Parenting isnt always easy and I am sharing a guest post for those that need this advice when things are tough.
As of 2012, The Guardian reported an estimated 1.5 million people in the UK seriously affected by a relative’s drug use. When someone as close as your own child suffers addiction, it can be heart breaking, frightening and confusing. But it’s vital to remember that the path to recovery, though potentially long and challenging, is one sign posted by positivity, resources, and hope. Here’s some advice for those walking that path with their child.
Open lines of communication
Drug use can lead to secrecy, which can sever lines of communication even with close family members. Hard as it may seem, talk to your child. Let them know you’re there for them, as a source of support, and willing to listen. You may choose to approach this casually and ‘organically’, or in a more structured way, such as a planned intervention. In either case, encouraging your child to share their feelings, and sharing your own, in an open, honest way, can help you strengthen your familial bond and see a way forward.
Assist without enabling
A mother’s natural instinct can be to help, protect and provide for their child. But finding the balance between helping them and enabling their addiction can be extremely difficult. You may feel financial support is needed to help them find their feet in a difficult time, but it might be necessary to keep close track of how they spend any money you give or lend them, to ensure it’s not funding their addiction.
Take positive steps
Approach this challenge constructively. Know that just like any trial in life; it can be worked through and overcome. Make an action plan, first for yourself, and then, when you feel ready, share it with your child. At this point, you can talk with your child and modify the plan, if needs be. Within the plan, it can be useful to set goals. These can be directly related to addiction, or not – for example, a goal to spend one day out with the family a week, to spend more time pursuing a hobby, to keep a diary, or to talk with you more about their feelings. Incorporate plans for the future, large and small. This might help you, and your child, to feel less trapped in present difficulties, more hopeful, and in a positive mindset that will lead you both into recovery.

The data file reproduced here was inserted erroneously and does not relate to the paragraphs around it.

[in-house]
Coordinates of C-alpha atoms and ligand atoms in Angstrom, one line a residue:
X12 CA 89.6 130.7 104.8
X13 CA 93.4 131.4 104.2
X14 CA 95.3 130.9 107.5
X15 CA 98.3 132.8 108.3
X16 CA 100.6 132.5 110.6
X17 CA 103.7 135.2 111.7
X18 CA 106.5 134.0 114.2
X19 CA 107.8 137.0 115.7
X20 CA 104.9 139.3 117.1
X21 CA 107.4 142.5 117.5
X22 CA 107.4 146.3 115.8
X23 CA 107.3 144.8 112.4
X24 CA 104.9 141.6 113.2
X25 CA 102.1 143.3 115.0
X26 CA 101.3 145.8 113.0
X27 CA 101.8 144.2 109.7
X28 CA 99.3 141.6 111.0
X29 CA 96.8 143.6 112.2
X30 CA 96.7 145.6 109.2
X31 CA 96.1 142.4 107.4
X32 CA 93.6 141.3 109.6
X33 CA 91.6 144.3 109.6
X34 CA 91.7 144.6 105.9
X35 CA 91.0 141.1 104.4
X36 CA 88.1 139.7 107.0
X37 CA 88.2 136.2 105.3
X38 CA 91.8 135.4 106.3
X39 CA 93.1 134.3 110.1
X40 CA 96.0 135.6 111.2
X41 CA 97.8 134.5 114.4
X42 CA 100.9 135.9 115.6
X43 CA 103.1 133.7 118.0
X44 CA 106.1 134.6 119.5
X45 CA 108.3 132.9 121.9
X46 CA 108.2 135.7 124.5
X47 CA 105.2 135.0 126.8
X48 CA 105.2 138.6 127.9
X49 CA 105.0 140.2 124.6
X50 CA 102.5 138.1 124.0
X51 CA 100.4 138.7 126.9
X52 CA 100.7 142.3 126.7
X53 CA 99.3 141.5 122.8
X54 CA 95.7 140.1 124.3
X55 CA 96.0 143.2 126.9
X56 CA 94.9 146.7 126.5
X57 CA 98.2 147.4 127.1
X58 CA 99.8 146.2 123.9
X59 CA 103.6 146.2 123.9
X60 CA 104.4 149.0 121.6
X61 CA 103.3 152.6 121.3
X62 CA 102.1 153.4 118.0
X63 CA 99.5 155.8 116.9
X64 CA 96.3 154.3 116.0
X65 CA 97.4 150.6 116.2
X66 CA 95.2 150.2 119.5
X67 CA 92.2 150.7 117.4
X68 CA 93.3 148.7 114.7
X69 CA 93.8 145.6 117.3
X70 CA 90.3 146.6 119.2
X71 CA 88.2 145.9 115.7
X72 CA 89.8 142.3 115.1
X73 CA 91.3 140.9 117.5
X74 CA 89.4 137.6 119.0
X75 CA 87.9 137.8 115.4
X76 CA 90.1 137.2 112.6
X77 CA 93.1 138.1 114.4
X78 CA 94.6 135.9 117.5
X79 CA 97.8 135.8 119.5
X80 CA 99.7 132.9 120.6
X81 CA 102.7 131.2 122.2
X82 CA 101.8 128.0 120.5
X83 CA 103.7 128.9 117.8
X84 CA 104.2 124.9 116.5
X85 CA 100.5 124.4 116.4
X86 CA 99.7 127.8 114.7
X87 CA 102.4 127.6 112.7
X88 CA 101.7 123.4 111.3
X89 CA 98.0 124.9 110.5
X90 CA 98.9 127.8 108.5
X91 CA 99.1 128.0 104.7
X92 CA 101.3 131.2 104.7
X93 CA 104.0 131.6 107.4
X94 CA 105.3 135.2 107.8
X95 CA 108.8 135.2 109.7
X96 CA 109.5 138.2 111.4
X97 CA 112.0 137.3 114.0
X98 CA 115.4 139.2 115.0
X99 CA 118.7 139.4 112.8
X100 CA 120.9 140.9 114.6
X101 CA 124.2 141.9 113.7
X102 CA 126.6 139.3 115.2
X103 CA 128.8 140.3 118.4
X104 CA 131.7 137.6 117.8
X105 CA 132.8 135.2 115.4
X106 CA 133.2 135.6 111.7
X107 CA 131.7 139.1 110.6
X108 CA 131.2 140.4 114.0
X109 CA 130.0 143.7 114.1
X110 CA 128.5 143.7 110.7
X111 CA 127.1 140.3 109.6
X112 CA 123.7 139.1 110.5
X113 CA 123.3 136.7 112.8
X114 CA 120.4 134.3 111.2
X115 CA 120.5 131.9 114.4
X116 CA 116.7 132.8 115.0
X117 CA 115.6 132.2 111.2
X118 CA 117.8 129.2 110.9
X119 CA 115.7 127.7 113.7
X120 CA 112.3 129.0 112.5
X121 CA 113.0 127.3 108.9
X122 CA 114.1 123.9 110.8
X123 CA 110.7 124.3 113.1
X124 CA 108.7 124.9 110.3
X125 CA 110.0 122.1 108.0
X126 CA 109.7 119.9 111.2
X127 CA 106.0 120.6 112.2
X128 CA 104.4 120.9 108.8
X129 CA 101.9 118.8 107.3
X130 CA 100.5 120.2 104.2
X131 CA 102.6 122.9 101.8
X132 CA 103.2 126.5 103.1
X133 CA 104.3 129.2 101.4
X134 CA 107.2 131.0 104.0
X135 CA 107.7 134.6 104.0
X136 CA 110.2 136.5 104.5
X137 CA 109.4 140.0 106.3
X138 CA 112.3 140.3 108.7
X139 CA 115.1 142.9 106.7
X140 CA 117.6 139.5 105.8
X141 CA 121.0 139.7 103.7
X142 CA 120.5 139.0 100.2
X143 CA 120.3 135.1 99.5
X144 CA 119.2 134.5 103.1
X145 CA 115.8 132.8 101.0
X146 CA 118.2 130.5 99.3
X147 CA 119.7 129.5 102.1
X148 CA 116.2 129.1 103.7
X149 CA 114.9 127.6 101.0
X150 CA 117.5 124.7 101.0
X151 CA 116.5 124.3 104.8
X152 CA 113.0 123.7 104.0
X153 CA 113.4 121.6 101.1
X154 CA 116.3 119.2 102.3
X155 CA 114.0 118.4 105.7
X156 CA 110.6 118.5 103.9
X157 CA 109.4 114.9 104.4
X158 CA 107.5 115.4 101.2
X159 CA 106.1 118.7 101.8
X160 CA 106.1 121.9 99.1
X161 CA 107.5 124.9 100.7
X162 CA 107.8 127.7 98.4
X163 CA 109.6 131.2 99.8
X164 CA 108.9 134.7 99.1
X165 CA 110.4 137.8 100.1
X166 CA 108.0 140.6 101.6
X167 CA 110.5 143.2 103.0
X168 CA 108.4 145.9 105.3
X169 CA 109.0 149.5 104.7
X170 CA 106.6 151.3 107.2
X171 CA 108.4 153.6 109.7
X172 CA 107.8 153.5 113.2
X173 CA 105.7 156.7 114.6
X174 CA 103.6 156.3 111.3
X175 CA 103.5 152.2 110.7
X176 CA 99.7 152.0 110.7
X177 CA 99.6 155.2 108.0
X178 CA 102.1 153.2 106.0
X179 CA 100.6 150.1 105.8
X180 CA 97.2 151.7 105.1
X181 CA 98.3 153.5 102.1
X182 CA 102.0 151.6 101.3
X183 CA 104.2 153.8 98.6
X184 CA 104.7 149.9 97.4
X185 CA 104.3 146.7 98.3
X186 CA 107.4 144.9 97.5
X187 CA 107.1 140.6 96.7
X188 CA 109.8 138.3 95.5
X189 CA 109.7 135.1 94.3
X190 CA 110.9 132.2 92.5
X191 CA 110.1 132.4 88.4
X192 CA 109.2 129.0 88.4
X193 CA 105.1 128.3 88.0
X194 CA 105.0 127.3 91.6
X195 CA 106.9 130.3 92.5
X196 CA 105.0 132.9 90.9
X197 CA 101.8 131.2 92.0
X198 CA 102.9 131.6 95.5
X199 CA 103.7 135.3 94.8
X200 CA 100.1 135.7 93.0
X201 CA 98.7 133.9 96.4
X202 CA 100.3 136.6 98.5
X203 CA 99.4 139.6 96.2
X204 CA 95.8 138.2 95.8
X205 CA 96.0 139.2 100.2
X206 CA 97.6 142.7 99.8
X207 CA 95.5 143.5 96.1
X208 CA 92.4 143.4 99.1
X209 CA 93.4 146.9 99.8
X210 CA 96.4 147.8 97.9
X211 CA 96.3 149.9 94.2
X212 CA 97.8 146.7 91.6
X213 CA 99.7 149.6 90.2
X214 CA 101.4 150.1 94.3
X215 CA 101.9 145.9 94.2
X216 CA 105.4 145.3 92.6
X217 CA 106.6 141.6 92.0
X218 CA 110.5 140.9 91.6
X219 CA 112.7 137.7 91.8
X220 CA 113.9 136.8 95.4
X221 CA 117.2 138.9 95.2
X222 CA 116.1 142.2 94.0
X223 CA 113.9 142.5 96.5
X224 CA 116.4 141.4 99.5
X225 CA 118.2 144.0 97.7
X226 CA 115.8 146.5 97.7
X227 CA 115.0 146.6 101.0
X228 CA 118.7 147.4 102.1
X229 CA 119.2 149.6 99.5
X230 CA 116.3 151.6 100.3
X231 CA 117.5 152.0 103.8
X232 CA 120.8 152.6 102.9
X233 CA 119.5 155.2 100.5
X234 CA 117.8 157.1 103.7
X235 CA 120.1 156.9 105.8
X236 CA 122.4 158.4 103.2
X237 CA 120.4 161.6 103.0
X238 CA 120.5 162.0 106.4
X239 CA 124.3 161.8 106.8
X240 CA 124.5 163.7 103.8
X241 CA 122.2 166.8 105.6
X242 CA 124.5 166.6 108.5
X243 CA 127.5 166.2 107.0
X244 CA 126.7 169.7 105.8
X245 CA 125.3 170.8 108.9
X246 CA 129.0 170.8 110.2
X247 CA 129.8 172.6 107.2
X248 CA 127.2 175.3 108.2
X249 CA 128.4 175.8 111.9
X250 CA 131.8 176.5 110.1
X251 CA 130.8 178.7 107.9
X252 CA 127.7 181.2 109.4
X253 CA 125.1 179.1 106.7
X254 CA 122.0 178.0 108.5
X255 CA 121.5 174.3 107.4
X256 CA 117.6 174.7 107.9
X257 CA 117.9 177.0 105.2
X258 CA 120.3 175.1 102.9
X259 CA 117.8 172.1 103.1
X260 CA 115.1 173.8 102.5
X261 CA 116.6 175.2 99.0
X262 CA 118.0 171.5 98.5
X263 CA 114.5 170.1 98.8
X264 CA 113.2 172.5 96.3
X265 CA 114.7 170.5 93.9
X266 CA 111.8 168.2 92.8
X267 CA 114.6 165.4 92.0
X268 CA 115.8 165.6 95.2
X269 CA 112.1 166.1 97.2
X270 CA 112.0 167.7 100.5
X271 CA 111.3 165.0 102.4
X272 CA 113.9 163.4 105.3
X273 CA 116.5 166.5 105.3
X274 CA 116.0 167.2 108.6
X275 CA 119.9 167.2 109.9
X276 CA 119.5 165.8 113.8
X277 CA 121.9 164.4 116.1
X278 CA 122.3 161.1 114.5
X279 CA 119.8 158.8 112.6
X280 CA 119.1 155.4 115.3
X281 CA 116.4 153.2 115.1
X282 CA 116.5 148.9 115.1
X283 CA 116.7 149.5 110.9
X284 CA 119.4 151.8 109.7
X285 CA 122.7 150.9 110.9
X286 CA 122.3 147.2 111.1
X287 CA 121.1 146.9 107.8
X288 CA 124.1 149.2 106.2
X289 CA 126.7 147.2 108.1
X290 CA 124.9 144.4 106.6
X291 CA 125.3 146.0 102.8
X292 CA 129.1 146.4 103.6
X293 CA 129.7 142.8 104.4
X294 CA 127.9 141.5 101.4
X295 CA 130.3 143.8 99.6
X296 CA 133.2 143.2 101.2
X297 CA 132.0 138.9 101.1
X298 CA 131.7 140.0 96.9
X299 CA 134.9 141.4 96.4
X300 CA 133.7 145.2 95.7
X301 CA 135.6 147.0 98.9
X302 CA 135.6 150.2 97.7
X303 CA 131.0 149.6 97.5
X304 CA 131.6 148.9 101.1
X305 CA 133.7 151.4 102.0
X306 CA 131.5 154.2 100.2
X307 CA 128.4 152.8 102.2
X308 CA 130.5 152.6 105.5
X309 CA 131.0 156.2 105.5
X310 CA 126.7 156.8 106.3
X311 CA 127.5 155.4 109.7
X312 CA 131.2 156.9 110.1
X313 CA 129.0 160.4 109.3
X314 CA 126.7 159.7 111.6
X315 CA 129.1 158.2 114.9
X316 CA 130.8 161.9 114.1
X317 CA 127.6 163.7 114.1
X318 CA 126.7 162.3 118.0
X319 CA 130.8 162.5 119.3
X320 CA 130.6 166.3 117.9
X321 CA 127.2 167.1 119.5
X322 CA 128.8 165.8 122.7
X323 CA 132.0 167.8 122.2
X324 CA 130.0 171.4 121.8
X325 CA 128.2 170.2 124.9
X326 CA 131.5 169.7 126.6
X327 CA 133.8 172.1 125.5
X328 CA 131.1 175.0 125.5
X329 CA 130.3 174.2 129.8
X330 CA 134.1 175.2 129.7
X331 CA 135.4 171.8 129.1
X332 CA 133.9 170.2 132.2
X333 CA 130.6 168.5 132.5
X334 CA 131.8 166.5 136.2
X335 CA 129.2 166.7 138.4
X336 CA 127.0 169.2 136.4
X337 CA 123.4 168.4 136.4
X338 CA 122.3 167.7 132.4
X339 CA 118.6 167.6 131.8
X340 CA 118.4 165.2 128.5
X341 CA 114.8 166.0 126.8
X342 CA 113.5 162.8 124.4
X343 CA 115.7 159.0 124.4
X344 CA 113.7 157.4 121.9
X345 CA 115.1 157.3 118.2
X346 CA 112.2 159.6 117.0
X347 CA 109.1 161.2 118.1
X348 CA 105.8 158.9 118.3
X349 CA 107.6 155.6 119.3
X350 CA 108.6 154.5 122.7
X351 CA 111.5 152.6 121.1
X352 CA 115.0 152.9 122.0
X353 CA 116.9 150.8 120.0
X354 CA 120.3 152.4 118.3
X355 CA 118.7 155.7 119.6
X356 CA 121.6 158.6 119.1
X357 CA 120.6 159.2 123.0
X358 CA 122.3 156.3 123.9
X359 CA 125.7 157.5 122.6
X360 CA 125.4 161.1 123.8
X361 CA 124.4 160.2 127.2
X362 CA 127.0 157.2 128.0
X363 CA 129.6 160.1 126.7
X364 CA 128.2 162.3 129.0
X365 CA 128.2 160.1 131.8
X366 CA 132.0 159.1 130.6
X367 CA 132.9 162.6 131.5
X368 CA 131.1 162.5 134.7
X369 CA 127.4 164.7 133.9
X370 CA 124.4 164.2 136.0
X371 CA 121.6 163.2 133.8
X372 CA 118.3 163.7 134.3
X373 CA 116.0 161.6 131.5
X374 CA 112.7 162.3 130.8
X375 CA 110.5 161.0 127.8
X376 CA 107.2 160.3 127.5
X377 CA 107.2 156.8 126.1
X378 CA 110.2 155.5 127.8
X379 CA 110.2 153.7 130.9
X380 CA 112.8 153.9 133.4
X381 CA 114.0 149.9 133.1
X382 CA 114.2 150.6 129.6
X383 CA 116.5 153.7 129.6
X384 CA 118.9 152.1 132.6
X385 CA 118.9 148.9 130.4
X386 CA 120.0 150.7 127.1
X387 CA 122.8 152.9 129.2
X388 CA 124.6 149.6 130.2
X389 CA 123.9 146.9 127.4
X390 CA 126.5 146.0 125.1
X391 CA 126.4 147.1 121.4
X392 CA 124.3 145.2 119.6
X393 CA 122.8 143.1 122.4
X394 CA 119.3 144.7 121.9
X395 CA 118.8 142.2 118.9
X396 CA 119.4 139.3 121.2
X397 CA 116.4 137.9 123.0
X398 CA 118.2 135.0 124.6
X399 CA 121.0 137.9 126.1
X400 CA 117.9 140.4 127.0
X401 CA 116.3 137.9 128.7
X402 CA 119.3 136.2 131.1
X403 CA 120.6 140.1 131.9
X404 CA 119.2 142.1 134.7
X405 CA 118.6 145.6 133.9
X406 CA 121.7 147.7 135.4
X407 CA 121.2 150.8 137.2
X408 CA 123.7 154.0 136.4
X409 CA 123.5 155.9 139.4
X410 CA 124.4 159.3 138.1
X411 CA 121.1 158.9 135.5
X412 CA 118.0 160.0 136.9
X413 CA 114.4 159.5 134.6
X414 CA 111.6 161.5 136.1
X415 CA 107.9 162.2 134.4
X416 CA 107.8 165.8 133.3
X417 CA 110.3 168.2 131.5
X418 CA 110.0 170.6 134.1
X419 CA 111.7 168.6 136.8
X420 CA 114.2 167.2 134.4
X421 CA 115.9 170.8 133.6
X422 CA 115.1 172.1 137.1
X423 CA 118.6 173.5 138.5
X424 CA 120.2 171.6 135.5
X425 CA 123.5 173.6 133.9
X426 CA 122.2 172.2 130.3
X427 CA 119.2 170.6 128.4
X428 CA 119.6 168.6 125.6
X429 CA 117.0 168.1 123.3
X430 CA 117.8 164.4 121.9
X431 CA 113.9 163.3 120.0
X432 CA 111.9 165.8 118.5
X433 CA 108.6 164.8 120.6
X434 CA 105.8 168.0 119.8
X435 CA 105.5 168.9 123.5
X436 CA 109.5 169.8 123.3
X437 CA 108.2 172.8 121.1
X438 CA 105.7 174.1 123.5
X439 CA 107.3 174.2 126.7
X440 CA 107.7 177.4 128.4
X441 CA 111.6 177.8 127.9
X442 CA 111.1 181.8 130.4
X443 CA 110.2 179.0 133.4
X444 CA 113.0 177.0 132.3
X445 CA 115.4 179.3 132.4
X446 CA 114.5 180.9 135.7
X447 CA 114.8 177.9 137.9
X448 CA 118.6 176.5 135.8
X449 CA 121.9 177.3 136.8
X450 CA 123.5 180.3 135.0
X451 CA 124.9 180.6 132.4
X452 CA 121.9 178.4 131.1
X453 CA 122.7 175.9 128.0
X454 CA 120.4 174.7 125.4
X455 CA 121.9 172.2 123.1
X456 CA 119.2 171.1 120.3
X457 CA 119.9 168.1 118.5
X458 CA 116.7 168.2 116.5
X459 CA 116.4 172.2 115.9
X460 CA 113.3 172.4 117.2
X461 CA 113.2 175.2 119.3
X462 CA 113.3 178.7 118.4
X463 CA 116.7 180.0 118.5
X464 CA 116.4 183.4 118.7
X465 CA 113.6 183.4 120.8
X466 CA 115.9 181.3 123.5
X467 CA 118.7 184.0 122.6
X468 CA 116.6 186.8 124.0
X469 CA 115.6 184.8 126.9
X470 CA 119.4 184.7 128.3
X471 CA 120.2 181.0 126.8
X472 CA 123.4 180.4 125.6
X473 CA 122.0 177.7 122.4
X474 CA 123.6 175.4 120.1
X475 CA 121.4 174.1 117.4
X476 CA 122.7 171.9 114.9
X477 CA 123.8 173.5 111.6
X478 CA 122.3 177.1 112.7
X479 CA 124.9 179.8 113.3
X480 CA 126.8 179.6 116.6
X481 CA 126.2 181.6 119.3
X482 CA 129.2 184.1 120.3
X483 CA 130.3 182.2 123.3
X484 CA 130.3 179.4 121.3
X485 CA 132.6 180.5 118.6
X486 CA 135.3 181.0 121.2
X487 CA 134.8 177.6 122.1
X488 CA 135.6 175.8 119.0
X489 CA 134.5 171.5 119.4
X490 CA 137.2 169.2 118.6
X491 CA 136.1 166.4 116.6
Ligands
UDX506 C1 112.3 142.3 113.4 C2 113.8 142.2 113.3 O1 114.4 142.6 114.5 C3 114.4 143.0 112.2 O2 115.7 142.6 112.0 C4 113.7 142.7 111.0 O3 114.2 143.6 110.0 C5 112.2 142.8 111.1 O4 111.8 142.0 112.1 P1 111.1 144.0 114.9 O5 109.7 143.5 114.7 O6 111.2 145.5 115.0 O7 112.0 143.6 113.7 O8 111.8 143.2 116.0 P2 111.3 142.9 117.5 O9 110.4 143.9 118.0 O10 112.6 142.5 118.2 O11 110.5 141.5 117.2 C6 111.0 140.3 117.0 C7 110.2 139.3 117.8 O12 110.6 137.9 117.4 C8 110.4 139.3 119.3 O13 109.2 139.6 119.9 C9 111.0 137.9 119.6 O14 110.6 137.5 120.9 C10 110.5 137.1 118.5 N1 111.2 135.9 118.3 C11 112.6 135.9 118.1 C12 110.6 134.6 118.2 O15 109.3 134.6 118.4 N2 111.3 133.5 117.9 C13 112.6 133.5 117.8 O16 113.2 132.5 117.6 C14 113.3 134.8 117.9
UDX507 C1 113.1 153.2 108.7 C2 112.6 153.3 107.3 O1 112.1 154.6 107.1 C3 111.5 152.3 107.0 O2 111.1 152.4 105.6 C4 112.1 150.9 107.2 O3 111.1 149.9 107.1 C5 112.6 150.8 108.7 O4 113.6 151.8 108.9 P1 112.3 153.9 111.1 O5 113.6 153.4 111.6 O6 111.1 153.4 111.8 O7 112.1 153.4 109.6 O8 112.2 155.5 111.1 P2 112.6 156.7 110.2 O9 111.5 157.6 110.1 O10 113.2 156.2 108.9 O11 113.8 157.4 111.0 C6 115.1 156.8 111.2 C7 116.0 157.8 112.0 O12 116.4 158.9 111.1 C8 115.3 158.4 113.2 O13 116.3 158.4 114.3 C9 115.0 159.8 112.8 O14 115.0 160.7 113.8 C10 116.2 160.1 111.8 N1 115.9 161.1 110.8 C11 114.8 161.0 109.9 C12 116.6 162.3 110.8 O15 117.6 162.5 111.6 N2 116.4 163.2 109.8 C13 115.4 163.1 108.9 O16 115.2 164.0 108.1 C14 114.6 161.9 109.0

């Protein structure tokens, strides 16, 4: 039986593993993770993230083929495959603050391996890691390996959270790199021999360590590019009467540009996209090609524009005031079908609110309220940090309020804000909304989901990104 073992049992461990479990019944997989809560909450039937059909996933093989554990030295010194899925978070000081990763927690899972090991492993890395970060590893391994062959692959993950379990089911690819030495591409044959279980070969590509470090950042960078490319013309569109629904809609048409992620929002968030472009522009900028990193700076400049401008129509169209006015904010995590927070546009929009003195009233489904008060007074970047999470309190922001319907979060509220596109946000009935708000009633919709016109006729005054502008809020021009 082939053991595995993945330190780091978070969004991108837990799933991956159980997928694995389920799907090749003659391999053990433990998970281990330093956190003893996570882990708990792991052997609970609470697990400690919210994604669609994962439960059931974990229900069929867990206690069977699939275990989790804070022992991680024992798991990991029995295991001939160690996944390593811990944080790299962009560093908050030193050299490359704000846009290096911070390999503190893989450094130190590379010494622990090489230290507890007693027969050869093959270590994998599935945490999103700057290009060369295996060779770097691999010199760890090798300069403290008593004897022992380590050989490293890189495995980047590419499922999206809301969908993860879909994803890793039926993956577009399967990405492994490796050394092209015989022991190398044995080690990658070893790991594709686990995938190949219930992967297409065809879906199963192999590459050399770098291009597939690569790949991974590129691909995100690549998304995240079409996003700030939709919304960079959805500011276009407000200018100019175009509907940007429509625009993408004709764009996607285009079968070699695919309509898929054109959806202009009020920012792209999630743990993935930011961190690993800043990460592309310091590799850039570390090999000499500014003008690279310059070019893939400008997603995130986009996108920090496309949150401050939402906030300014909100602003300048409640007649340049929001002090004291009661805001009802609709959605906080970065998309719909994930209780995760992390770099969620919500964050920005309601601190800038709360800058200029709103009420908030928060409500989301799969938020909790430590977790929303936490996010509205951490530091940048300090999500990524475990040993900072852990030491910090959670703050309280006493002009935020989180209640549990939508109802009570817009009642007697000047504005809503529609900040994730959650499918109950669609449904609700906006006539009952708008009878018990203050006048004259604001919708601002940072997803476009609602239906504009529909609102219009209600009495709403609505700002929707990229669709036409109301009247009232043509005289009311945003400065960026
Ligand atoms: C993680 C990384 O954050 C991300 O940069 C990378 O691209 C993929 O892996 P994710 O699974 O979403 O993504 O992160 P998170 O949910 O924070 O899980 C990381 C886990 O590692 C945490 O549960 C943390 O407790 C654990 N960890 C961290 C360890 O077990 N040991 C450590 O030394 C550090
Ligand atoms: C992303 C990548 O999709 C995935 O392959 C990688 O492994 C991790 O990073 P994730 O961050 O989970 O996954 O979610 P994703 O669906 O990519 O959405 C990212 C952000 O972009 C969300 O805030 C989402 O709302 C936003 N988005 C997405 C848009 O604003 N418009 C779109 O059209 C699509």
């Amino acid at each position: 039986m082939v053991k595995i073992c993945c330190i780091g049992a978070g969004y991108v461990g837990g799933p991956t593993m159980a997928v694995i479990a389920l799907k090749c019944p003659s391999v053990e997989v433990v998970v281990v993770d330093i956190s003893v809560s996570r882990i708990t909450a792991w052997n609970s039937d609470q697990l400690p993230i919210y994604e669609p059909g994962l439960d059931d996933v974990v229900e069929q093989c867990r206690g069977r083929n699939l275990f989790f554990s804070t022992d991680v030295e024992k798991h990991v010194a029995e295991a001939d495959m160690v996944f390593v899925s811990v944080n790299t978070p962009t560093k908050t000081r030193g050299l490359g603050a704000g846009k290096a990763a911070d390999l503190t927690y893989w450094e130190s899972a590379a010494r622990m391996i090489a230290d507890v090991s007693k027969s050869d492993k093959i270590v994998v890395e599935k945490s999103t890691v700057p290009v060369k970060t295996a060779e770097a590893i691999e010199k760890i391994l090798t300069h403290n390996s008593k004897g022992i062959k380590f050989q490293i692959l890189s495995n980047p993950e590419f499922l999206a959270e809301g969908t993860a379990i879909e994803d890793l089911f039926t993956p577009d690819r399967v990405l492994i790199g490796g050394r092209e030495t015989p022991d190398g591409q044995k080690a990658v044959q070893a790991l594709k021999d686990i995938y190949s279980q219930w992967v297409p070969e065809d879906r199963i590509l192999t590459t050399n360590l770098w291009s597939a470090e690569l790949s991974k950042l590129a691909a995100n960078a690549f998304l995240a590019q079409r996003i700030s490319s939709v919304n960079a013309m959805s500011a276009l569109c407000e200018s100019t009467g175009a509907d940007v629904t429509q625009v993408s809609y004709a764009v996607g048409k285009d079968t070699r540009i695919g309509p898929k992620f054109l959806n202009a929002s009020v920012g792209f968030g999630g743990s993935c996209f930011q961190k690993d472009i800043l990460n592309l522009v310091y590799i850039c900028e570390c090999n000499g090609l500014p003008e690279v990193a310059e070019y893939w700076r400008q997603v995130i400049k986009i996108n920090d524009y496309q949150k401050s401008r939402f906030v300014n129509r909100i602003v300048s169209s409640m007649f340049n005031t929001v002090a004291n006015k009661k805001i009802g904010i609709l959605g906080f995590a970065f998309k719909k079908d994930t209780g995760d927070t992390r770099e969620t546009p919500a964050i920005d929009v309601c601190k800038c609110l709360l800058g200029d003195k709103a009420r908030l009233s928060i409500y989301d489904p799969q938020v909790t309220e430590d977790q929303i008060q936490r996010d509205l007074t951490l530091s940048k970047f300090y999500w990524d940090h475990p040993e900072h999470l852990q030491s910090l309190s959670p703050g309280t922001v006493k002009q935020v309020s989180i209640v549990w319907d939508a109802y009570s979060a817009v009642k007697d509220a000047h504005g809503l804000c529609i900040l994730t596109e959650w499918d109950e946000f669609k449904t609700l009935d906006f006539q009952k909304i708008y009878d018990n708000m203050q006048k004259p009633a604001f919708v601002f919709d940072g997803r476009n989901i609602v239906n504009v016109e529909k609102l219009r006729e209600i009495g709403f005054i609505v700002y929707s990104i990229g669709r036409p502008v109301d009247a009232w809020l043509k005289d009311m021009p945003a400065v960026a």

Know there is help available
As cliché as it sounds, it’s important to remember that you’re not alone. Though this journey is personal to you and your child, there are many professional sources of support to lean on. Explore treatment options. If your child has an alcohol dependency, one option is rehabilitation services in a centre.
Centres such as Ana Treatments offer programs that are individually tailored and focused on regaining self-worth, health and self-confidence in a modern, unintimidating setting with a family atmosphere.
Care for yourself, too
Though you may desire to dedicate all your attention and energy to your child’s struggle, it’s vital to acknowledge that you’re a person with needs, too. Seek support for yourself, from other trusted family members or friends. Be sure to dedicate some time to self-care, be it a hobby, a massage, or simply some quiet time alone. Take some time to remind yourself of the things that bring you joy, to help keep a positive outlook.